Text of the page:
Gambling With No Cash Is Apparently Just Months Away For PA Casino Customers

Boyd and Penn National are among the national leaders looking to provide opportunities for patrons to use cashless formats soon.

Within a few months, you may be able to walk into certain Pennsylvania casinos with no money in your wallet, never touch an ATM machine, but start playing slot machines.

That’s because Boyd Gaming Corp., which owns Valley Forge Casino Resort, and Penn National Gaming, owner of the Hollywood and Meadows casinos, are in the vanguard of the gaming industry’s transition to cashless transactions.

On recent earnings calls, executives of the two multi-state gaming companies touted their separate plans to put their Pennsylvania casinos at the forefront of national efforts to end total dependence on use of cash for gambling.

The conversion to gamblers’ use of money accessed by loyalty cards or smartphone wallets has been a goal of operators for years and gained new momentum from the COVID-19 pandemic, with all of the health concerns surrounding it about contacting the same materials and surfaces recently touched by scores of strangers.

If gambling funds can be stored and used on customers’ own devices, industry advocates say, it will simply bring casinos in line with a funding format to which their younger demographic has become accustomed in their other transactions — whether buying a cup of coffee or anything else.

“We’re certainly not forcing customers into this,” said Blake Rampmaier, Boyd’s senior vice president and chief information officer. “It’s something if they choose to use it, they can. This type of functionality is becoming more well-used and understood and accepted by consumers in multiple industries.”

CEOs want to start as soon as they’re allowed

In an interview with Penn Bets, Rampmaier elaborated on comments that Boyd President and CEO Kevin E. Smith made on a Feb. 16 corporate earnings call.

Smith described how the company had partnered with Aristocrat Technologies on the BoydPay cashless digital wallet that has first been implemented at casinos in Indiana and Ohio and is under testing in Nevada. The company hopes to add it in Pennsylvania, Kansas, and Louisiana by end of March, subject to regulatory approval.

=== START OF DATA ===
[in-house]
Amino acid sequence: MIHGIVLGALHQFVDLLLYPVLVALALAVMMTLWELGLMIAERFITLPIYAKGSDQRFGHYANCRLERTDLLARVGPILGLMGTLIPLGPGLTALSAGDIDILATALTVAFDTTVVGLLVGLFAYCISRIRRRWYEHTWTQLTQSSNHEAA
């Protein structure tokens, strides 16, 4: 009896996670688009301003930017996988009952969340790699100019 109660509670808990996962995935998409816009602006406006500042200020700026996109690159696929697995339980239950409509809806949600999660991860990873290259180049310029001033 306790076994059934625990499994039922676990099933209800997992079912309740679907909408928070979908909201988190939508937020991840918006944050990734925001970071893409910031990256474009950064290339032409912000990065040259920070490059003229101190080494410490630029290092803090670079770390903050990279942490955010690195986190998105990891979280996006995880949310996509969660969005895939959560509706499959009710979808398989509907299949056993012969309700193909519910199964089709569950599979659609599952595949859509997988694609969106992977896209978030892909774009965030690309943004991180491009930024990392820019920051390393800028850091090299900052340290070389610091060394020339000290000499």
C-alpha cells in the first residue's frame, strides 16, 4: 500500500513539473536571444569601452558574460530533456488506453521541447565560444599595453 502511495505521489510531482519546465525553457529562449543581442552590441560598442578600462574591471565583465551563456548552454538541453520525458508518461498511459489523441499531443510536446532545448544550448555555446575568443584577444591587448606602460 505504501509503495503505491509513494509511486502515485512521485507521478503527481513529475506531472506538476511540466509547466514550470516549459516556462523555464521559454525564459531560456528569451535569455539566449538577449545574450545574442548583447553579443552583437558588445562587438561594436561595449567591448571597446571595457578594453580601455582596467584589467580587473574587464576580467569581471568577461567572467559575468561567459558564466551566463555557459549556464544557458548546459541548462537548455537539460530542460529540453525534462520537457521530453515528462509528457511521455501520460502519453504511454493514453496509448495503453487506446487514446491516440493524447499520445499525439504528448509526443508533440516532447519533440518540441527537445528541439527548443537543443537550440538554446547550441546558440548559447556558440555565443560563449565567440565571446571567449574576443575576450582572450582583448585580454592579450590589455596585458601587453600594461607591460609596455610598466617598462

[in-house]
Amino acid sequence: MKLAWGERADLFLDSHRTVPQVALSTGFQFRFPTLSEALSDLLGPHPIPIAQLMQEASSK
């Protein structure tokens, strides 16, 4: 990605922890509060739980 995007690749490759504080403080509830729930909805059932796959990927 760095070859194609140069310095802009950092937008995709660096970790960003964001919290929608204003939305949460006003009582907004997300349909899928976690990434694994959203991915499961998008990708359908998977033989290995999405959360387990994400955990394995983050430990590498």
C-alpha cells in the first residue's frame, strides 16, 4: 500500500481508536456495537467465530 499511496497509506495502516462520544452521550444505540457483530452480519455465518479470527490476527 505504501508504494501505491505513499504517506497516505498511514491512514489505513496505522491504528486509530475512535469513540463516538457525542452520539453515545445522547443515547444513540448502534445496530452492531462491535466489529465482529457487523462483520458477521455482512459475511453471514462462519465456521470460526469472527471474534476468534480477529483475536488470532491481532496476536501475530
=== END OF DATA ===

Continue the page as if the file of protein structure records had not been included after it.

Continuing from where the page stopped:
“Over the course of this year BoydPay will become a true digital experience, a cashless wallet available on smartphones, used to pay for everything we offer in our properties nationwide,” Smith said.

“Longer-term, this digital wallet will have functionality beyond the walls of our properties, as we work to integrate the BoydPay digital wallet into our online products,” he added. “This integration will allow us to create a seamless experience for our guests between digital gaming experiences and our traditional properties, creating the opportunity to stay engaged with our customers wherever they choose to play with us.”

In Penn National’s own earnings call this month, its president and CEO, Jay Snowden, told analysts to expect a Pennsylvania launch in the first half of 2021 of the company’s three C’s: “Our new cashless, card-less, and contact-less technology which will improve efficiency and provide a guest experience in line with other industries historically frequented by younger demographics, which we expect also to drive further incremental revenue for us.”

Snowden has talked previously about the inefficiency involved in moving all of the paper bills around casinos, with the need to track, store, count, and report them in a way that would be exponentially faster and safer through digital means.

“We can’t move fast enough on this as an industry,” Snowden said last year, and the American Gaming Association has a campaign in place promoting the conversion, with guidelines for how casinos and regulators should go about it in a way that serves the interests of operators, consumers, and law enforcement, with its perpetual concerns about money laundering that can take place in casinos.

The first phase involves familiar loyalty cards

Rampmaier said that from Boyd’s standpoint, the conversion available to customers at its properties such as Valley Forge would be accomplished in phases.

The first phase would enable players to use their debit or credit cards, or cash deposited at the cashier’s cage, to fund accounts connected to the company’s “B Connected” loyalty card program.